As repression in Myanmar increased, however, the European Union enacted its own ban on Burmese gems, followed in 2008 by a tightening of the U.S. measure that effectively banned all Burmese ruby and jadeite imports regardless of where they were cut. As a result, more than 50 ruby mines closed down in Myanmar, while buying by foreign dealers reportedly fell by more than half in the latter part of 2008.

The need to identify which rubies were Burmese highlighted another issue: country of origin. Colored stones from certain localities, such as Mogok ruby and Kashmir sapphire, have traditionally commanded the highest premiums. Although many feel that gemstones should be judged by individual beauty rather than source, recent technological advances have given laboratories the tools needed to make more accurate country-of-origin determinations.

As Burmese rubies were being removed from the market, Madagascar, the world's largest sapphire producer in the mid-2000s, abruptly banned export of all rough gem materials in early 2008. A Thai delegation visited the country to negotiate an end to the embargo, but failed to secure an agreement. The ban was lifted in mid-2009 after a coup toppled the president. By then, however, the number of miners working the vast Ilakaka sapphire deposits had shrunk to one-fourth its peak.

Despite these challenges, demand for ruby and sapphire grew strongly during the 1990s and into the 21st century. One 2009 study reported that they accounted for almost one-third of the $10.3 billion worldwide retail market for colored stones and pearls. A second 2009 study, by mining company True North Gems, broke the numbers down further: ruby accounted for $2.1 billion, sapphire $800 million (with $58 million of that pink sapphire). Note that sales figures for sapphire are lower because of the vast quantities of inexpensive lesser-quality and diffusion-treated material in the market. By comparison, emerald sales totaled $1.4 billion.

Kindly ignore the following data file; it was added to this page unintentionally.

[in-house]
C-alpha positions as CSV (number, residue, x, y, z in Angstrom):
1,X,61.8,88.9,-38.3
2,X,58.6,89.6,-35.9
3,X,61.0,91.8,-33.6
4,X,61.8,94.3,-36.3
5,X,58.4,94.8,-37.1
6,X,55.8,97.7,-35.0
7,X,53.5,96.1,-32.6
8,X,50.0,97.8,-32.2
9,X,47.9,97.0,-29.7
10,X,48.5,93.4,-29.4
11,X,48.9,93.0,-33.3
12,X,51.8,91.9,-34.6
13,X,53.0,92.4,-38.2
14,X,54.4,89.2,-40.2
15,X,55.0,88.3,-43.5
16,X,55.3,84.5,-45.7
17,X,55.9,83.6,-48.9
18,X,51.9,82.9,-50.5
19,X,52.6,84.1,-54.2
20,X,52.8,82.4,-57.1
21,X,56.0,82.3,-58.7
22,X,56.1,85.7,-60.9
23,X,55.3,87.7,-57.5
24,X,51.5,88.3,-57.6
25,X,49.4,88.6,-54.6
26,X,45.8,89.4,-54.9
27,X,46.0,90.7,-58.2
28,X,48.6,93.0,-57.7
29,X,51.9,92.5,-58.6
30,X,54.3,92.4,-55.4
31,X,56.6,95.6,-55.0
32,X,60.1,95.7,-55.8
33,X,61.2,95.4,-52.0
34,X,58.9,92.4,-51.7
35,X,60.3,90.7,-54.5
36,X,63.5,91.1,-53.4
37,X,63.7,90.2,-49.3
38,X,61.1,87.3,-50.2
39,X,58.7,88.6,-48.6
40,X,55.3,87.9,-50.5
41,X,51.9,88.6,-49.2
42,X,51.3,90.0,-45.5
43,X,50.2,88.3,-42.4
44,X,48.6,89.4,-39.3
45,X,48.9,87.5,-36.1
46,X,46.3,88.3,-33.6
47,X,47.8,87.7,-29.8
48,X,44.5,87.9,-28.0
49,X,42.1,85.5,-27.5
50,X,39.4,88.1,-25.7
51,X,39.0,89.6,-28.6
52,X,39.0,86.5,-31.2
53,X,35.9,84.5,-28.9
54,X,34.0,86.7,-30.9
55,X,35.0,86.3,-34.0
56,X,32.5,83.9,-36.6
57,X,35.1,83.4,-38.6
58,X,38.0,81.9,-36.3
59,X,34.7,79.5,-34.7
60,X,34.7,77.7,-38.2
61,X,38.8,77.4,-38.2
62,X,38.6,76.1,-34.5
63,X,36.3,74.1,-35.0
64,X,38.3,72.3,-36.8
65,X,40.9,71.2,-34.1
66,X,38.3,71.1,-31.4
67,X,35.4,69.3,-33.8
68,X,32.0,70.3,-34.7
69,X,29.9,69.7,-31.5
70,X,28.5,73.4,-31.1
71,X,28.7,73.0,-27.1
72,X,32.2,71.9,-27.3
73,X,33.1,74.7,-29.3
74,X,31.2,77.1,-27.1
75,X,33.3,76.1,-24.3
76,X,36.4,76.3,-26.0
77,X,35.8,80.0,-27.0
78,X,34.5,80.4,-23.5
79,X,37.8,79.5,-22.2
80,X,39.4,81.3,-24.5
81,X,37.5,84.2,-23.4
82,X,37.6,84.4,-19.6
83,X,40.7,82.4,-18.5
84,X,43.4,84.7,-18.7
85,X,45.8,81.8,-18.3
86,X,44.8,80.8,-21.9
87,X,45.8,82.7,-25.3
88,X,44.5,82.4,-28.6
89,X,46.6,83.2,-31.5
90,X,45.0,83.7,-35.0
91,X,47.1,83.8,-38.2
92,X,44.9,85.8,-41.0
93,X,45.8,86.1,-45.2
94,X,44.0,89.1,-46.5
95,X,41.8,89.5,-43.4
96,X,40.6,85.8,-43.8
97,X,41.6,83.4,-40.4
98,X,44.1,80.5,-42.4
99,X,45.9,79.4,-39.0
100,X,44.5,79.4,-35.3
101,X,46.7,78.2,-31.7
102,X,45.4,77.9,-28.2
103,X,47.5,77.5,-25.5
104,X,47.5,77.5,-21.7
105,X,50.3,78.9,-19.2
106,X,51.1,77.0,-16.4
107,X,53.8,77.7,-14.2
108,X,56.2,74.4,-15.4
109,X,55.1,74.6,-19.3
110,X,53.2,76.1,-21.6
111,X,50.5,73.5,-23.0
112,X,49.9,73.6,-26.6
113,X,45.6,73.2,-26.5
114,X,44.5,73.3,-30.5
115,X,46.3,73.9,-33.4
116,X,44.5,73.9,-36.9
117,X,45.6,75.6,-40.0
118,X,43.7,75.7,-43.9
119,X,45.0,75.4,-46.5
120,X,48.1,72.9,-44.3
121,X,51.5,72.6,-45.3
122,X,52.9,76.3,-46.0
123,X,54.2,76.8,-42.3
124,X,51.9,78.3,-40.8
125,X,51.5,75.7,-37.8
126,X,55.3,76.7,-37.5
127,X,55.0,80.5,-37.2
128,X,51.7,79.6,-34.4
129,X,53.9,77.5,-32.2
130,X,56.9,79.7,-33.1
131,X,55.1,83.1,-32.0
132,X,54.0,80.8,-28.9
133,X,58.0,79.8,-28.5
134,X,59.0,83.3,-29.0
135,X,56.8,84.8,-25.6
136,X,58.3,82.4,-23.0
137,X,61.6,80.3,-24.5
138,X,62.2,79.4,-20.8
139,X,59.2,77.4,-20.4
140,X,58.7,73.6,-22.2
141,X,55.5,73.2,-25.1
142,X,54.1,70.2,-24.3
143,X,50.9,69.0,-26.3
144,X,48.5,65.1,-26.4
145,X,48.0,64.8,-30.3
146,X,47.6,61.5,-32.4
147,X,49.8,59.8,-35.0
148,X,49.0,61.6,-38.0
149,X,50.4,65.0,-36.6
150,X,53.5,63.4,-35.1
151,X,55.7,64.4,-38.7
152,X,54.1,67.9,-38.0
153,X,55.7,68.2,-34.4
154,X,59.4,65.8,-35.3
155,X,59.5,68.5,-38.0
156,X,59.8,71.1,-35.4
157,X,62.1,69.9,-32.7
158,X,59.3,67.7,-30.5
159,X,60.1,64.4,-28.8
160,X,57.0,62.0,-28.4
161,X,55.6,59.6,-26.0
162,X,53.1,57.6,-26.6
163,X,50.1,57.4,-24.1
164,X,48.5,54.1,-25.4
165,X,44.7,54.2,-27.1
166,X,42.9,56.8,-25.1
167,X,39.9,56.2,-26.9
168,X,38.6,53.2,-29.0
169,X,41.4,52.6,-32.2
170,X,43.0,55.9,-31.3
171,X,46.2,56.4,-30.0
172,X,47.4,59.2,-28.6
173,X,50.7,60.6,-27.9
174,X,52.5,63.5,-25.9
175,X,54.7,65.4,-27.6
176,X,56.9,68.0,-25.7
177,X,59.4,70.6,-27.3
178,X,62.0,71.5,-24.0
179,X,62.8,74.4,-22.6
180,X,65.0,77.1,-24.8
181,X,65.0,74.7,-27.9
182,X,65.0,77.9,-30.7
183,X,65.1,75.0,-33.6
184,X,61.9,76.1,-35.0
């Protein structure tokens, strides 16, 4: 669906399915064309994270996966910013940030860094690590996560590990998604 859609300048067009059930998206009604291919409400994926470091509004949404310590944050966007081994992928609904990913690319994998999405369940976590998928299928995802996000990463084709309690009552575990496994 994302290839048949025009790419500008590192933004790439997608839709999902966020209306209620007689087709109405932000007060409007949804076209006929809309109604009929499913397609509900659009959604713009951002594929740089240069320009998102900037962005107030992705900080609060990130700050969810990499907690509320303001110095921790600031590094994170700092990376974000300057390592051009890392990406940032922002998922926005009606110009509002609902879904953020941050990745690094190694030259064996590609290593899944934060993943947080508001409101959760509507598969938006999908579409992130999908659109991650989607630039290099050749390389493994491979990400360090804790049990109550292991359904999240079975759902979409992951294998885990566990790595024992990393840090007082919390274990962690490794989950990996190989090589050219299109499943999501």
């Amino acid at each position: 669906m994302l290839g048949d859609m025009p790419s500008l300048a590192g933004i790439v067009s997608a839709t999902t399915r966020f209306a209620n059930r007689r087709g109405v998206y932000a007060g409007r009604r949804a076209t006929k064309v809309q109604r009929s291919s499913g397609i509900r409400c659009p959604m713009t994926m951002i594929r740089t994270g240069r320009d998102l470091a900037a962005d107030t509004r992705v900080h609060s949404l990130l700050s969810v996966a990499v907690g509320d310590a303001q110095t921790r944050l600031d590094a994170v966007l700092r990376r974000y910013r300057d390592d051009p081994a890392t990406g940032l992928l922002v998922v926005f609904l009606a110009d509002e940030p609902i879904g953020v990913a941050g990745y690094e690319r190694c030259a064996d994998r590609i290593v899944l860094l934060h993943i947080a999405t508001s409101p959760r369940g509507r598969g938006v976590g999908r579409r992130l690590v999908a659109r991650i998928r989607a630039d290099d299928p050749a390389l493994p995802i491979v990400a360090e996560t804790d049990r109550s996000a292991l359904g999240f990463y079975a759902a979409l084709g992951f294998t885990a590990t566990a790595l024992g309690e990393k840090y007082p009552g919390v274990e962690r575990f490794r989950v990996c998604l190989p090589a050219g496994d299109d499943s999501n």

Looking to the future, the colored stone trade is moving to address growing consumer demand for fair trade goods that meet standards of safe working conditions, fair economic returns to miners and their communities, and environmentally sustainable practices. A number of industry organizations are working with mining operations and gem dealers to hasten progress toward these goals.

The future of the corundum market depends on finding new, economic ruby and sapphire deposits. But the trade's understanding of treatments and willingness to disclose them will grow ever more important in maintaining consumer confidence, as will awareness of consumers' desire to own beautiful products that embody positive social, ethical, and environmental values.

###

About GIA
An independent nonprofit organization, the Gemological Institute of America (GIA) is recognized as the world's foremost authority in gemology. Established in 1931, GIA has translated its expert knowledge into the most respected gemological education available. Early in the 1950s, GIA invented the famous Four Cs of Color, Cut, Clarity and Carat Weight. In 1953, the Institute created the International Diamond Grading Systemô which, today, is recognized by virtually every professional jeweler in the world.

Through research, education, gemological laboratory services, and instrument development, the Institute is dedicated to ensuring the public trust in gems and jewelry by upholding the highest standards of integrity, academics, science, and professionalism. GIA can be found on the web at www.gia.edu.

All photos by Robert Weldon, ©GIA